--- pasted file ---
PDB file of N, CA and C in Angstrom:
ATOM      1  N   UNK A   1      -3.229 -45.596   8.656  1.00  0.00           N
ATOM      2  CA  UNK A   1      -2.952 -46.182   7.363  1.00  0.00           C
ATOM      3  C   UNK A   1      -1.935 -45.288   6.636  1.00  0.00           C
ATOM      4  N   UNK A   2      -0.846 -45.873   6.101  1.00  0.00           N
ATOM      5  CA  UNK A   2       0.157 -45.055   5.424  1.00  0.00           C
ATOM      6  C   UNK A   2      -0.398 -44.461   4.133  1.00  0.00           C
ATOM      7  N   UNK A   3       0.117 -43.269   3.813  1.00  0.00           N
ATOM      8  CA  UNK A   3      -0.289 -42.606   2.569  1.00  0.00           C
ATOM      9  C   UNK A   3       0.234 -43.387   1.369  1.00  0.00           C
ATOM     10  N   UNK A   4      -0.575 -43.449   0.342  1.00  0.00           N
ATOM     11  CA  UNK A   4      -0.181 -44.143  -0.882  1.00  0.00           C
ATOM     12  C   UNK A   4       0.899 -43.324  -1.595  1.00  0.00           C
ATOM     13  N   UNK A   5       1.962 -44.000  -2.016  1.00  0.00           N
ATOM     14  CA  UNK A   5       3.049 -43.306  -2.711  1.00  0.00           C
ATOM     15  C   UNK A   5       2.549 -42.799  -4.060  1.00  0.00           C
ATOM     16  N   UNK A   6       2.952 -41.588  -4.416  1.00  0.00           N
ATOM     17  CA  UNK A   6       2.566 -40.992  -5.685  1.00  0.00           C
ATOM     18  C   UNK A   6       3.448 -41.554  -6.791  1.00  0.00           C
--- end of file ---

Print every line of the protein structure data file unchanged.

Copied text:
PDB file of N, CA and C in Angstrom:
ATOM      1  N   UNK A   1      -3.229 -45.596   8.656  1.00  0.00           N
ATOM      2  CA  UNK A   1      -2.952 -46.182   7.363  1.00  0.00           C
ATOM      3  C   UNK A   1      -1.935 -45.288   6.636  1.00  0.00           C
ATOM      4  N   UNK A   2      -0.846 -45.873   6.101  1.00  0.00           N
ATOM      5  CA  UNK A   2       0.157 -45.055   5.424  1.00  0.00           C
ATOM      6  C   UNK A   2      -0.398 -44.461   4.133  1.00  0.00           C
ATOM      7  N   UNK A   3       0.117 -43.269   3.813  1.00  0.00           N
ATOM      8  CA  UNK A   3      -0.289 -42.606   2.569  1.00  0.00           C
ATOM      9  C   UNK A   3       0.234 -43.387   1.369  1.00  0.00           C
ATOM     10  N   UNK A   4      -0.575 -43.449   0.342  1.00  0.00           N
ATOM     11  CA  UNK A   4      -0.181 -44.143  -0.882  1.00  0.00           C
ATOM     12  C   UNK A   4       0.899 -43.324  -1.595  1.00  0.00           C
ATOM     13  N   UNK A   5       1.962 -44.000  -2.016  1.00  0.00           N
ATOM     14  CA  UNK A   5       3.049 -43.306  -2.711  1.00  0.00           C
ATOM     15  C   UNK A   5       2.549 -42.799  -4.060  1.00  0.00           C
ATOM     16  N   UNK A   6       2.952 -41.588  -4.416  1.00  0.00           N
ATOM     17  CA  UNK A   6       2.566 -40.992  -5.685  1.00  0.00           C
ATOM     18  C   UNK A   6       3.448 -41.554  -6.791  1.00  0.00           C